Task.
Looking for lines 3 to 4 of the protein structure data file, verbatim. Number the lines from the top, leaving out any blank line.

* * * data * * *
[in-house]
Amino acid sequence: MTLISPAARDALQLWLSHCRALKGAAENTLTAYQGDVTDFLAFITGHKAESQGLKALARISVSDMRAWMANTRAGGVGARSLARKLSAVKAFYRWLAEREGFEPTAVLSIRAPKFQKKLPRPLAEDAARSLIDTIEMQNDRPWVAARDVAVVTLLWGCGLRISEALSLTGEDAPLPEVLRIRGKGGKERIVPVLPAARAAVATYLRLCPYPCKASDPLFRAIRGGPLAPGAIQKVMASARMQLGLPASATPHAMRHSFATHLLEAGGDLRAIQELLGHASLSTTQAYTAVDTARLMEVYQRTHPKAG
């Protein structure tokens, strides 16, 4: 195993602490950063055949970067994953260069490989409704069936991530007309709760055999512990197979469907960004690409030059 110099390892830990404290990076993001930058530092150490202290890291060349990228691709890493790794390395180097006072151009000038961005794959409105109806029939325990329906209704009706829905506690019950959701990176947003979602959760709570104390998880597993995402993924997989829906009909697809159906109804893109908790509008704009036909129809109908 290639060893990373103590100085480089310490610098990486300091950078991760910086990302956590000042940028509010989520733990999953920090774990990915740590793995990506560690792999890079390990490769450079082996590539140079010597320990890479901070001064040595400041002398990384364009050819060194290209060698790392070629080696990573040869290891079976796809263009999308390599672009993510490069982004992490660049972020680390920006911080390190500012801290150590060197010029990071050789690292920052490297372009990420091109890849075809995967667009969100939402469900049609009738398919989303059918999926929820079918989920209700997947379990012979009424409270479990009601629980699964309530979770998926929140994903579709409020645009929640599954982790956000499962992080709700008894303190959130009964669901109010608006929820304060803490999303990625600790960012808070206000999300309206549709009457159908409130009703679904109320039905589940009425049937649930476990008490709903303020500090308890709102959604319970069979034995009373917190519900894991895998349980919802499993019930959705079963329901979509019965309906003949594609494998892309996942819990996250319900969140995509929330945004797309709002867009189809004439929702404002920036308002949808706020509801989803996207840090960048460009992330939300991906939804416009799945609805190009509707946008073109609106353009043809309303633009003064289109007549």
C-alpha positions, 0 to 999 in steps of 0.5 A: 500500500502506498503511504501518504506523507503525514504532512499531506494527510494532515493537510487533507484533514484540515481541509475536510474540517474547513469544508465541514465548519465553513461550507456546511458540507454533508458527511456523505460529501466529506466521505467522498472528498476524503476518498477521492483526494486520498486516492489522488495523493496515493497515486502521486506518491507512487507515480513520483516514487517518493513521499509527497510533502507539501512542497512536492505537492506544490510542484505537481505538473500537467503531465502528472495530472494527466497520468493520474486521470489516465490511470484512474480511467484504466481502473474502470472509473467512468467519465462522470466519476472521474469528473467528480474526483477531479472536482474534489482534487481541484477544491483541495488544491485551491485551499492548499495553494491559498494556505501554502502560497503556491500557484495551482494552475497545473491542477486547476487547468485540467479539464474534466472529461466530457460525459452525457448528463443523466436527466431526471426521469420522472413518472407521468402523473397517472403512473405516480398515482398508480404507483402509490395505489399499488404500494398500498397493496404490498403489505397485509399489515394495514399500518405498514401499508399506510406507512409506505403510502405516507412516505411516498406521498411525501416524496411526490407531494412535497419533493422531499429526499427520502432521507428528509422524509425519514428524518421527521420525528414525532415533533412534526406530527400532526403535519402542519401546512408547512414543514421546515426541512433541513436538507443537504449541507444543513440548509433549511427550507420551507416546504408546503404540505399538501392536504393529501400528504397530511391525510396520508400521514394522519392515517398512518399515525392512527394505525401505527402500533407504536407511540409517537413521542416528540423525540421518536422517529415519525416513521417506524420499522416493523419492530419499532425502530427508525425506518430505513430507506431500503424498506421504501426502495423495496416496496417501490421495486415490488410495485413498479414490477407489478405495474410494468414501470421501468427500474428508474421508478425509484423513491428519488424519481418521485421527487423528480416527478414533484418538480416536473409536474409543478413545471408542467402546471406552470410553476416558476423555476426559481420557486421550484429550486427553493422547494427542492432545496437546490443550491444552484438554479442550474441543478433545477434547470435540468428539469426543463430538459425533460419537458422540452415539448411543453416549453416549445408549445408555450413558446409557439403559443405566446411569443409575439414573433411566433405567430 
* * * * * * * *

């Protein structure tokens, strides 16, 4: 195993602490950063055949970067994953260069490989409704069936991530007309709760055999512990197979469907960004690409030059 110099390892830990404290990076993001930058530092150490202290890291060349990228691709890493790794390395180097006072151009000038961005794959409105109806029939325990329906209704009706829905506690019950959701990176947003979602959760709570104390998880597993995402993924997989829906009909697809159906109804893109908790509008704009036909129809109908 290639060893990373103590100085480089310490610098990486300091950078991760910086990302956590000042940028509010989520733990999953920090774990990915740590793995990506560690792999890079390990490769450079082996590539140079010597320990890479901070001064040595400041002398990384364009050819060194290209060698790392070629080696990573040869290891079976796809263009999308390599672009993510490069982004992490660049972020680390920006911080390190500012801290150590060197010029990071050789690292920052490297372009990420091109890849075809995967667009969100939402469900049609009738398919989303059918999926929820079918989920209700997947379990012979009424409270479990009601629980699964309530979770998926929140994903579709409020645009929640599954982790956000499962992080709700008894303190959130009964669901109010608006929820304060803490999303990625600790960012808070206000999300309206549709009457159908409130009703679904109320039905589940009425049937649930476990008490709903303020500090308890709102959604319970069979034995009373917190519900894991895998349980919802499993019930959705079963329901979509019965309906003949594609494998892309996942819990996250319900969140995509929330945004797309709002867009189809004439929702404002920036308002949808706020509801989803996207840090960048460009992330939300991906939804416009799945609805190009509707946008073109609106353009043809309303633009003064289109007549």
C-alpha positions, 0 to 999 in steps of 0.5 A: 500500500502506498503511504501518504506523507503525514504532512499531506494527510494532515493537510487533507484533514484540515481541509475536510474540517474547513469544508465541514465548519465553513461550507456546511458540507454533508458527511456523505460529501466529506466521505467522498472528498476524503476518498477521492483526494486520498486516492489522488495523493496515493497515486502521486506518491507512487507515480513520483516514487517518493513521499509527497510533502507539501512542497512536492505537492506544490510542484505537481505538473500537467503531465502528472495530472494527466497520468493520474486521470489516465490511470484512474480511467484504466481502473474502470472509473467512468467519465462522470466519476472521474469528473467528480474526483477531479472536482474534489482534487481541484477544491483541495488544491485551491485551499492548499495553494491559498494556505501554502502560497503556491500557484495551482494552475497545473491542477486547476487547468485540467479539464474534466472529461466530457460525459452525457448528463443523466436527466431526471426521469420522472413518472407521468402523473397517472403512473405516480398515482398508480404507483402509490395505489399499488404500494398500498397493496404490498403489505397485509399489515394495514399500518405498514401499508399506510406507512409506505403510502405516507412516505411516498406521498411525501416524496411526490407531494412535497419533493422531499429526499427520502432521507428528509422524509425519514428524518421527521420525528414525532415533533412534526406530527400532526403535519402542519401546512408547512414543514421546515426541512433541513436538507443537504449541507444543513440548509433549511427550507420551507416546504408546503404540505399538501392536504393529501400528504397530511391525510396520508400521514394522519392515517398512518399515525392512527394505525401505527402500533407504536407511540409517537413521542416528540423525540421518536422517529415519525416513521417506524420499522416493523419492530419499532425502530427508525425506518430505513430507506431500503424498506421504501426502495423495496416496496417501490421495486415490488410495485413498479414490477407489478405495474410494468414501470421501468427500474428508474421508478425509484423513491428519488424519481418521485421527487423528480416527478414533484418538480416536473409536474409543478413545471408542467402546471406552470410553476416558476423555476426559481420557486421550484429550486427553493422547494427542492432545496437546490443550491444552484438554479442550474441543478433545477434547470435540468428539469426543463430538459425533460419537458422540452415539448411543453416549453416549445408549445408555450413558446409557439403559443405566446411569443409575439414573433411566433405567430 